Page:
1 of 3 | Sinn Fein leader Michelle O'Neill joined leaders from the other four main parties in Northern Ireland on Friday in issuing a joint message of solidarity with a police officer who is fighting for his life after being gunned down earlier in the week. File photo by Geoff Caddick/EPA
Feb. 24 (UPI) -- Detectives in Northern Ireland said Friday they had arrested a fourth man under the Terrorism Act in connection with the attempted murder of a senior police officer in Omagh.
The 22-year-old man was arrested 35 miles away near the town of Coalisland on suspicion of involvement in the shooting of Detective Chief Constable John Caldwell on Wednesday evening, the Police Service of Northern Ireland said in a news release.
He is currently being questioned by detectives.
Three other men aged 38, 45 and 47 years who were arrested yesterday, remain in police custody.
Caldwell, 58, who was shot multiple times by two gunmen as he coached a local under-11s soccer team at a sports complex, suffered life-changing injuries.
He remains critically ill and heavily sedated in hospital after he was gunned down in front of his son.
No one has claimed responsibility for the attack.
Police said yesterday that the principal line of investigation centered on dissident republican groups.
"We are keeping an open mind," PSNI Assistant Chief Constable Mark McEwan told a press conference.
"There are multiple strands to that investigation. The primary focus is on violent dissident republicans and within that, there is a primary focus as well on New IRA."
Caldwell is a well-known senior policing figure with a high profile from performing media duties as the lead officer on several high-profile cases, including dissident republican violence and gang murders.
The leaders of the five main parties issued a strongly worded statement condemning the attack and appealing to the public to assist the investigation.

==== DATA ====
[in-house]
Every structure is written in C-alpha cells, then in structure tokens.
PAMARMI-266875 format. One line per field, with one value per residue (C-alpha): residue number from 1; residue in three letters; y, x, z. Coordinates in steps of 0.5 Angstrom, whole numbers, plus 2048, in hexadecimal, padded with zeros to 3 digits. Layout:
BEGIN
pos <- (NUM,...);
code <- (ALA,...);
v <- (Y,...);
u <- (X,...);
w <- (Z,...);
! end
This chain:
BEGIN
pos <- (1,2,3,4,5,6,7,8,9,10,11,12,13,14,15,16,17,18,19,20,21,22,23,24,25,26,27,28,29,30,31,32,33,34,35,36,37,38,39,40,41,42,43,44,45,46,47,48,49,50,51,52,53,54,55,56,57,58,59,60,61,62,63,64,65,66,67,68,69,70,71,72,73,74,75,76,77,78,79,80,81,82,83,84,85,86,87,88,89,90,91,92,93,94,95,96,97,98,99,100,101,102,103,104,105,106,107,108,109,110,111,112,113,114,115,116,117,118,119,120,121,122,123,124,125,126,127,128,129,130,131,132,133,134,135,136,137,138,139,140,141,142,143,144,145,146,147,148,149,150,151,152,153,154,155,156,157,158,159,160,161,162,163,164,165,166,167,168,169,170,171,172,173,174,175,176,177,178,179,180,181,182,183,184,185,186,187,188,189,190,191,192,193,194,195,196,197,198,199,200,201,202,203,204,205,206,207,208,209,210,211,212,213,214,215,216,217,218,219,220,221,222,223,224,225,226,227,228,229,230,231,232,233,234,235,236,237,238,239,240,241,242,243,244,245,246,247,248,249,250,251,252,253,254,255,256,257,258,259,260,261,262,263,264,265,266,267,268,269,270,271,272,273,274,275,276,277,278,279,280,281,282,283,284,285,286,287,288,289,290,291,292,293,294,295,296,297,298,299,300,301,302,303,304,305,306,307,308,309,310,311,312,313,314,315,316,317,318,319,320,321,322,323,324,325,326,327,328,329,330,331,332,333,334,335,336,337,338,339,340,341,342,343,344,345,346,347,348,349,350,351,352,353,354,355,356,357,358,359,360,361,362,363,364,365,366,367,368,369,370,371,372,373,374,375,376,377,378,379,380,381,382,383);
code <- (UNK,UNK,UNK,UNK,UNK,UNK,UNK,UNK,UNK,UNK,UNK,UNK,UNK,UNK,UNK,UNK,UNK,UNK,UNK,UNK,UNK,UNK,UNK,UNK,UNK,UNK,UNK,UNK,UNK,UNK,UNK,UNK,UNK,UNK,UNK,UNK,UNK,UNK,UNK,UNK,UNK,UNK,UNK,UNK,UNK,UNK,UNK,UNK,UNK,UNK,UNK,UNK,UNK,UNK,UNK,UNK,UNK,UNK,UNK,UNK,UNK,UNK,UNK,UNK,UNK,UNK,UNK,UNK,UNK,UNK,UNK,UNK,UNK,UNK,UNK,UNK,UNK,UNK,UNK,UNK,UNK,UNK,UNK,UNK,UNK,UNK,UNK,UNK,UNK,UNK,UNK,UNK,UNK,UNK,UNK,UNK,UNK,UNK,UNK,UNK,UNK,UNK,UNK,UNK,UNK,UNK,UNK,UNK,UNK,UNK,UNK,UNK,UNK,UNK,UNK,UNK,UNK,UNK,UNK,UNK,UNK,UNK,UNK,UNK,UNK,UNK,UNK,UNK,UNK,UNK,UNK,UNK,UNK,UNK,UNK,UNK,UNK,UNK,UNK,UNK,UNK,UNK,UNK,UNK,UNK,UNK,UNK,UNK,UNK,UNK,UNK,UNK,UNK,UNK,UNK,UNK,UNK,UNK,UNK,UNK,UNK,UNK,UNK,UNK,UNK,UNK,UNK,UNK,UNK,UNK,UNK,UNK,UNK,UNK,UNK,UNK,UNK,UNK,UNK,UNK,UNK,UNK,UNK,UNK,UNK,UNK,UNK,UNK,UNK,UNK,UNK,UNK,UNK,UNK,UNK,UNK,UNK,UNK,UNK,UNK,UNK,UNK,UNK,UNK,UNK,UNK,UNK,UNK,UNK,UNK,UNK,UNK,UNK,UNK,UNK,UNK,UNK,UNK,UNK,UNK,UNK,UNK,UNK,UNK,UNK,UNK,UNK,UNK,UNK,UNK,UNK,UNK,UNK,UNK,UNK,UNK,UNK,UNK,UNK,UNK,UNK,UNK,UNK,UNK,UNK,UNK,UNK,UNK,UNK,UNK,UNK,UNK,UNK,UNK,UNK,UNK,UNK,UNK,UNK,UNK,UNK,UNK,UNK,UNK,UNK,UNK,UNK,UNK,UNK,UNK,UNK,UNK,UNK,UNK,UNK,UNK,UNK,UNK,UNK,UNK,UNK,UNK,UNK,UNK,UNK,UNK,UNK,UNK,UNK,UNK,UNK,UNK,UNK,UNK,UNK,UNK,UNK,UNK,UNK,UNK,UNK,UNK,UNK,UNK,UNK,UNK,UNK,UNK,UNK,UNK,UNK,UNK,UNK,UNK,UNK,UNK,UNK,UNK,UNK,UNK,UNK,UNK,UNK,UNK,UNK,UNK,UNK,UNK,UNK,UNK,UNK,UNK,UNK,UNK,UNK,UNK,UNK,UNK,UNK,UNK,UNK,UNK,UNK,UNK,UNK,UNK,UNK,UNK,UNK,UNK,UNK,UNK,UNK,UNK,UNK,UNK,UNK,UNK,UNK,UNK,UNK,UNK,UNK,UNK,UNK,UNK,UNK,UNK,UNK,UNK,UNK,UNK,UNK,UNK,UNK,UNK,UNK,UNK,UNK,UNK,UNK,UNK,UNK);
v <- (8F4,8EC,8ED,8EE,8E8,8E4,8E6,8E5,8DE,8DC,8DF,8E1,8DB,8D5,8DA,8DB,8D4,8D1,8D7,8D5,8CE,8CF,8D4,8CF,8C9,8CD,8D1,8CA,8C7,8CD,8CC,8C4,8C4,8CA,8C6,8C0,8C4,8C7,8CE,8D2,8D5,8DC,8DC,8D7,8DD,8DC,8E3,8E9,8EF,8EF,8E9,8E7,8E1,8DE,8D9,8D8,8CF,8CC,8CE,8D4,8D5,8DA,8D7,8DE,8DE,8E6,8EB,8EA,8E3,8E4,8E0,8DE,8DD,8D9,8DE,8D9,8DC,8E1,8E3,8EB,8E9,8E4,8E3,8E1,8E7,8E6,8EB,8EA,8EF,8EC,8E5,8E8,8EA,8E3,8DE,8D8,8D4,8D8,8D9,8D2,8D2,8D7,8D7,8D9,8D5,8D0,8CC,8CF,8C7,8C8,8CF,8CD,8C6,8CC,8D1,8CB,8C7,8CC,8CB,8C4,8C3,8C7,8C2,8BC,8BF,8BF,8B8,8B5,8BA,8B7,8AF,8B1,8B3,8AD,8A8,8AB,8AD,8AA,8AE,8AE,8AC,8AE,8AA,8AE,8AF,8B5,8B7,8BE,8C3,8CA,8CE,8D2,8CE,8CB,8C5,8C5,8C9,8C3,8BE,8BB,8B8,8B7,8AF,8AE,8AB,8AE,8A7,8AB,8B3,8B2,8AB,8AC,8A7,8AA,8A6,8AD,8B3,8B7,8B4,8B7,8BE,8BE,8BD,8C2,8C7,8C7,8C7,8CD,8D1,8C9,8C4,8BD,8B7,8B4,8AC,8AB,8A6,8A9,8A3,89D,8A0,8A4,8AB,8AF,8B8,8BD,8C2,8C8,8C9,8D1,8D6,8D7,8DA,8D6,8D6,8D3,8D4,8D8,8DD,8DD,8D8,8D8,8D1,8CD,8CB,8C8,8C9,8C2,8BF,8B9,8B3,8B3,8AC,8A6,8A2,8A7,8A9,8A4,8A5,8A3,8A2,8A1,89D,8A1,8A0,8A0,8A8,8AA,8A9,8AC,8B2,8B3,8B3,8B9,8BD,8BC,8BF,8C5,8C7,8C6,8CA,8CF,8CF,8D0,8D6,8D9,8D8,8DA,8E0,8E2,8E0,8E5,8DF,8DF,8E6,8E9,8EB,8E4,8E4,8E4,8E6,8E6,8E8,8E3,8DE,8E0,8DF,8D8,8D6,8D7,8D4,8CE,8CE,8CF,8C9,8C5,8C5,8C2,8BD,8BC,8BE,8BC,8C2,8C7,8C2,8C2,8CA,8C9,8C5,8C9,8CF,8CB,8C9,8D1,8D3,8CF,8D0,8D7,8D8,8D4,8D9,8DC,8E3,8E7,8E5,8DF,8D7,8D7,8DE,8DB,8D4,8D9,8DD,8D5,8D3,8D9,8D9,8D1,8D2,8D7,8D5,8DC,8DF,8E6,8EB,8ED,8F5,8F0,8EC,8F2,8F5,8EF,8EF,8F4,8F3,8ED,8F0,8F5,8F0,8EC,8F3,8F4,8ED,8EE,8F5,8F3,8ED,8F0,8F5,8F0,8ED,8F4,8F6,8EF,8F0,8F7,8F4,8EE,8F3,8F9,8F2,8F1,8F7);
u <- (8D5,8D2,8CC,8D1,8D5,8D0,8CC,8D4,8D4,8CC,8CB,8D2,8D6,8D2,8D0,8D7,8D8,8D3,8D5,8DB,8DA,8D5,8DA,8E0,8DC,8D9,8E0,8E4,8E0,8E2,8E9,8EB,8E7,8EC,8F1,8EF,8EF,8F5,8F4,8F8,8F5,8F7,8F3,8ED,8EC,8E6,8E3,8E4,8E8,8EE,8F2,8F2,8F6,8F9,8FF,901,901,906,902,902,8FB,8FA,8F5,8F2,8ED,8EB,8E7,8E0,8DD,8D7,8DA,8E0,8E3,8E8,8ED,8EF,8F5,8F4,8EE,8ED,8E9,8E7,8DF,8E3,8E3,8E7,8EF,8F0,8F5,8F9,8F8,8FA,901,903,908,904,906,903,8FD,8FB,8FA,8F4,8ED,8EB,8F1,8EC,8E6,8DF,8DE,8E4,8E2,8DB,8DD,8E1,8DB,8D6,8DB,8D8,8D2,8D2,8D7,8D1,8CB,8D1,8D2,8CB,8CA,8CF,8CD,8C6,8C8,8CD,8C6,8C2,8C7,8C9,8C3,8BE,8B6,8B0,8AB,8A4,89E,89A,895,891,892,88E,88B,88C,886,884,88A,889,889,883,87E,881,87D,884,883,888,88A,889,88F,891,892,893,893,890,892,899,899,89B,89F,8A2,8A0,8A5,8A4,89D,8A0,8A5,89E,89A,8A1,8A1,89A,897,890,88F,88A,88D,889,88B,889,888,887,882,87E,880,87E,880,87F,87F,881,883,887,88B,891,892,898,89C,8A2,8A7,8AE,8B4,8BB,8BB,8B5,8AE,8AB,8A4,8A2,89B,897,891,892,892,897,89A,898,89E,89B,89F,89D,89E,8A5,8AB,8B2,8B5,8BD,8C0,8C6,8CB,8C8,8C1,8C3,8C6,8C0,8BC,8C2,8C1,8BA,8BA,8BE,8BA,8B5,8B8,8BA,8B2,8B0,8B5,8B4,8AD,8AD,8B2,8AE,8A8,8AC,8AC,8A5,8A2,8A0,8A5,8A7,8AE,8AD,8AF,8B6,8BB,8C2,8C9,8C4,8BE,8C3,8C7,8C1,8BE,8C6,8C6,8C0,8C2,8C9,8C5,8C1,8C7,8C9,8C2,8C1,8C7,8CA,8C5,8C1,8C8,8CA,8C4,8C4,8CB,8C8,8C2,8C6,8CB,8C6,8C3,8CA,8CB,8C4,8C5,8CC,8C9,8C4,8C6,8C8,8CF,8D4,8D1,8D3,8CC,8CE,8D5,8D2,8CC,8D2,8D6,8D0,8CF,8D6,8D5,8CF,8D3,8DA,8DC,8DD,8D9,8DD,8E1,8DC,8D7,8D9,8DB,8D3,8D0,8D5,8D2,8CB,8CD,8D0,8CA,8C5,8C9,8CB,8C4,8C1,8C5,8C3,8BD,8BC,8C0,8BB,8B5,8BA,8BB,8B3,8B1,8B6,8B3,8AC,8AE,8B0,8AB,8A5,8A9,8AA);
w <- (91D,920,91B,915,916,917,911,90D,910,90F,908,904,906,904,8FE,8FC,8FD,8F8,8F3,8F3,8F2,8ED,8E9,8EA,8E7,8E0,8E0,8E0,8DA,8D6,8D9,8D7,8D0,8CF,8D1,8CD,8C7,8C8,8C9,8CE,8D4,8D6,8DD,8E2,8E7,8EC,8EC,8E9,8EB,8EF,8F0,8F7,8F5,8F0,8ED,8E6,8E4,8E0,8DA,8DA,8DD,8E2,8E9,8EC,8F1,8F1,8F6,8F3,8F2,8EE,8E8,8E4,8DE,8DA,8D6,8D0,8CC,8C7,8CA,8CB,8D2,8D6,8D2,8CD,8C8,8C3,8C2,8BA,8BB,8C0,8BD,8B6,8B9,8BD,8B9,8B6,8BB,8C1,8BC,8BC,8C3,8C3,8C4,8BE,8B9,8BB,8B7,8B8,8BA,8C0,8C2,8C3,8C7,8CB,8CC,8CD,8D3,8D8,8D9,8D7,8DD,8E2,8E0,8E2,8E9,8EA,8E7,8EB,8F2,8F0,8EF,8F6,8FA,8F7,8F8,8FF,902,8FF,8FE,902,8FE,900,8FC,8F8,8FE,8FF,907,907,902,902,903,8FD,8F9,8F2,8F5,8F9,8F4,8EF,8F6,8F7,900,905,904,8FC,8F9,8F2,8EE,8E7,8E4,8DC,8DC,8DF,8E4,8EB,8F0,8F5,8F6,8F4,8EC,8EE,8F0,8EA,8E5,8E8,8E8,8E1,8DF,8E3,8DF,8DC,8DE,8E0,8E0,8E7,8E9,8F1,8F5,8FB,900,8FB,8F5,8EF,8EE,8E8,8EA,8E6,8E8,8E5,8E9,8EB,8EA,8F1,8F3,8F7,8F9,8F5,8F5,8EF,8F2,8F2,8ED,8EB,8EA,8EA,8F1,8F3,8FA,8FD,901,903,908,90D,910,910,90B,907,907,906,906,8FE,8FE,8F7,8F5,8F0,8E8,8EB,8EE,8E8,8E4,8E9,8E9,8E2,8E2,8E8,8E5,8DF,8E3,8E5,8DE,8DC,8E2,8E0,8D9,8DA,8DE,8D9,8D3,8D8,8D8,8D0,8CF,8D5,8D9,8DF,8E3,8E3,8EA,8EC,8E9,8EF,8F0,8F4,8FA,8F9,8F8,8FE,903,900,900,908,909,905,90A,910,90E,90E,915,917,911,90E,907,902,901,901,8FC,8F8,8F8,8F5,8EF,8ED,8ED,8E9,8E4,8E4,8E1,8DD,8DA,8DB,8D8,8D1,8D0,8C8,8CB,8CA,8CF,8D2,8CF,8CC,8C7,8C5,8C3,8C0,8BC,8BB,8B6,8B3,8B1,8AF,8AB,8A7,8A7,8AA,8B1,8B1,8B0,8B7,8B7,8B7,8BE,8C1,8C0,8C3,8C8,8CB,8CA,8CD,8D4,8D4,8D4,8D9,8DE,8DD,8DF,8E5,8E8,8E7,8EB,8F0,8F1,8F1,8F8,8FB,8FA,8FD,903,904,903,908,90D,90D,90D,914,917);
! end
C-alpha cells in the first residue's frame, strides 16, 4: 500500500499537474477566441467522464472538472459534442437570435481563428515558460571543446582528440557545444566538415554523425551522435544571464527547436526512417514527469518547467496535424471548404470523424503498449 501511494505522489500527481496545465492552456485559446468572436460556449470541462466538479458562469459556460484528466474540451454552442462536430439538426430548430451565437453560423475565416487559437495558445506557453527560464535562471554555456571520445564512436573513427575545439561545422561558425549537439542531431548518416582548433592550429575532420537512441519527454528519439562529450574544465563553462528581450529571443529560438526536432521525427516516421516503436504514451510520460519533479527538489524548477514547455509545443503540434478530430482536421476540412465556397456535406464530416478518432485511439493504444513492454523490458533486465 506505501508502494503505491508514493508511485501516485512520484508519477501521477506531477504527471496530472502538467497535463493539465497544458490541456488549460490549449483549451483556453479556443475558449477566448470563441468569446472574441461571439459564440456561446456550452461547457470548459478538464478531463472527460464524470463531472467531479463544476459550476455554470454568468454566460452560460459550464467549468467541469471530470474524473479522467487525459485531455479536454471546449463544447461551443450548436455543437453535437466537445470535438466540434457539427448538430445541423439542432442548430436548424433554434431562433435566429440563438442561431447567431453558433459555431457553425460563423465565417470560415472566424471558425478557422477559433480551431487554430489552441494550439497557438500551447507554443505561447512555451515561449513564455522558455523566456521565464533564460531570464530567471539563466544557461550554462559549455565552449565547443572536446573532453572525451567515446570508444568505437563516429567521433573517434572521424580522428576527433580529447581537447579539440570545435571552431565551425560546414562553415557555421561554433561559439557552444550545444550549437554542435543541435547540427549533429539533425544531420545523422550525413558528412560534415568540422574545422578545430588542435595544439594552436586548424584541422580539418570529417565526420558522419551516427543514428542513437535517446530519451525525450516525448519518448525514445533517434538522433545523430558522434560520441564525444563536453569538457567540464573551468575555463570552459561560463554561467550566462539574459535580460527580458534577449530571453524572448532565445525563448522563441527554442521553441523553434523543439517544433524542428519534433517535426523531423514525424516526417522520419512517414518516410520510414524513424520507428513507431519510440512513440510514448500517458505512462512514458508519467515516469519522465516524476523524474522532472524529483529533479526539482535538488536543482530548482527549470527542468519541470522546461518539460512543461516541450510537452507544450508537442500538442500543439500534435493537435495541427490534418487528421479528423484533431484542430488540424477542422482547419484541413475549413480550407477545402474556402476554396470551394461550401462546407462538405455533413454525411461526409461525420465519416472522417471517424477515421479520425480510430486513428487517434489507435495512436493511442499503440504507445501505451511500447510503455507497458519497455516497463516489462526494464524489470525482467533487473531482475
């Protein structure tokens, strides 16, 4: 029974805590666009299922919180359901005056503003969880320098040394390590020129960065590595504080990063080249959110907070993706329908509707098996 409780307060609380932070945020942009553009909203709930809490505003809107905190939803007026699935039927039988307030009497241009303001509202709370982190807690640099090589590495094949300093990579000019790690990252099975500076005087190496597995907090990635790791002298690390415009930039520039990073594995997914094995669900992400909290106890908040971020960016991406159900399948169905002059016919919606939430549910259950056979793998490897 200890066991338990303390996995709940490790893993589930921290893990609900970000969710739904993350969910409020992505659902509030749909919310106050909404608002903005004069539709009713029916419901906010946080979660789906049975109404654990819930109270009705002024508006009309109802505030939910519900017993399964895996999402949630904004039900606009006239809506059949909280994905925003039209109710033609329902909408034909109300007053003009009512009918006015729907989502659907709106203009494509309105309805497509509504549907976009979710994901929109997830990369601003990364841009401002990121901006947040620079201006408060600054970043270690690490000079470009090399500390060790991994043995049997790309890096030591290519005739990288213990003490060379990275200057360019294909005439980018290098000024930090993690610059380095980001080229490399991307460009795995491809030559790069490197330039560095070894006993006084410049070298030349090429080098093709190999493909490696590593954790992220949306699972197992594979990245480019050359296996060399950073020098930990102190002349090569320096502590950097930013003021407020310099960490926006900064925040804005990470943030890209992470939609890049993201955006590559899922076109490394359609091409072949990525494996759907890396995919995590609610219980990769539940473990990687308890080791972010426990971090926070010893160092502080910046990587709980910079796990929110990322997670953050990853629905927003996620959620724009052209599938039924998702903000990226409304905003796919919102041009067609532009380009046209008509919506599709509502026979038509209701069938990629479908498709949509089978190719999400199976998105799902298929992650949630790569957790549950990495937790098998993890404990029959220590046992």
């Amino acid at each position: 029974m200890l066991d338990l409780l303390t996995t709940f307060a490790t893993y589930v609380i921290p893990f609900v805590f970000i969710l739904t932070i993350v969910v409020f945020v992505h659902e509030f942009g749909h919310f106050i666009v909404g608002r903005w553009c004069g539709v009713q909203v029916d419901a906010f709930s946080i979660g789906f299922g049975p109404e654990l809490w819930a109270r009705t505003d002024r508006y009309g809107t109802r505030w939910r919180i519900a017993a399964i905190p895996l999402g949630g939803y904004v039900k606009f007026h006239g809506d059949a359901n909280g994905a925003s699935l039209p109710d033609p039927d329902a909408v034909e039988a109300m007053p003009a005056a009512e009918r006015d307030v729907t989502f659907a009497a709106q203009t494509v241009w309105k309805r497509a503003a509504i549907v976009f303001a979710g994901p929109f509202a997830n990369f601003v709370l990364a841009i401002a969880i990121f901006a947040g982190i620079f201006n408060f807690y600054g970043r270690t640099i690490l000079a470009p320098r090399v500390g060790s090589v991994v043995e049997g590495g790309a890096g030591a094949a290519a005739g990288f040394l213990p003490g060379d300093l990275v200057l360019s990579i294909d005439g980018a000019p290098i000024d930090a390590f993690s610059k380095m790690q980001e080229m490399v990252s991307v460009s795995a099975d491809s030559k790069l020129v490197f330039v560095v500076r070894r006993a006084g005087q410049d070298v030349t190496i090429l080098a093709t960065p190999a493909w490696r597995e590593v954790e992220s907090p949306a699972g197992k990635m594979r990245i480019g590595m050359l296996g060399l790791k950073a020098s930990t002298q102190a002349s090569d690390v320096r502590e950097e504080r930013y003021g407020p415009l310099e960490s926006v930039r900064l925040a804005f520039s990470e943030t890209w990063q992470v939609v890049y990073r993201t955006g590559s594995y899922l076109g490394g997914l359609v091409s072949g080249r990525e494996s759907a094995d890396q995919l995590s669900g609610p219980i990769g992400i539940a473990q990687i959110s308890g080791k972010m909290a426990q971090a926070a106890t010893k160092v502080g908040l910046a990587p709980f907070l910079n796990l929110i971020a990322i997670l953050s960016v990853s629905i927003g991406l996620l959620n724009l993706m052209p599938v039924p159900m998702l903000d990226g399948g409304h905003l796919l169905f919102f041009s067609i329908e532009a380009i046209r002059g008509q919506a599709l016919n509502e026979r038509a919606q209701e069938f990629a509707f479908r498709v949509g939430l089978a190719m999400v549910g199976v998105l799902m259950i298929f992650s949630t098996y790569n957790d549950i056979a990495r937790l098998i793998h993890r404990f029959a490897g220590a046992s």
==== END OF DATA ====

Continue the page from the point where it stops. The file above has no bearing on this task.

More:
"We speak for the overwhelming majority of people right across our community who are outraged and sickened by this reprehensible and callous attempted murder," the joint statement read.
"There is absolutely no tolerance for such attacks by the enemies of our peace. Those responsible must be brought to justice."
The statement was signed by Michelle O'Neill, of Sinn Fein; Jeffrey Donaldson, of the Democratic Unionist party; Naomi Long, of Alliance; Doug Beattie, of the Ulster Unionist party; and Colum Eastwood, of the Social Democratic and Labour party.
The so-called New IRA, a splinter group that sprang out of the IRA as it prepared to lay down its weapons as part of the Good Friday Agreement in 1998 that brought peace to Northern Ireland, has continued to target police officers.
In November, two police officers escaped injury when the New IRA detonated an improvised explosive device near their car in the town of Strabane 20 miles away from Omagh.
It was the first successful attack since PSNI officer Ronan Kerr, a 25-year-old Roman Catholic, was killed by a booby trap device planted outside his home in Omagh in 2011.
Omagh is the scene of the deadliest incident of the three-decade-long troubles when the New IRA detonated a car bomb in the town in August 1998 killing 29 people and injuring 220, the repercussions of which rumble on today.
Earlier this month, the British government launched a public inquiry into the bombing.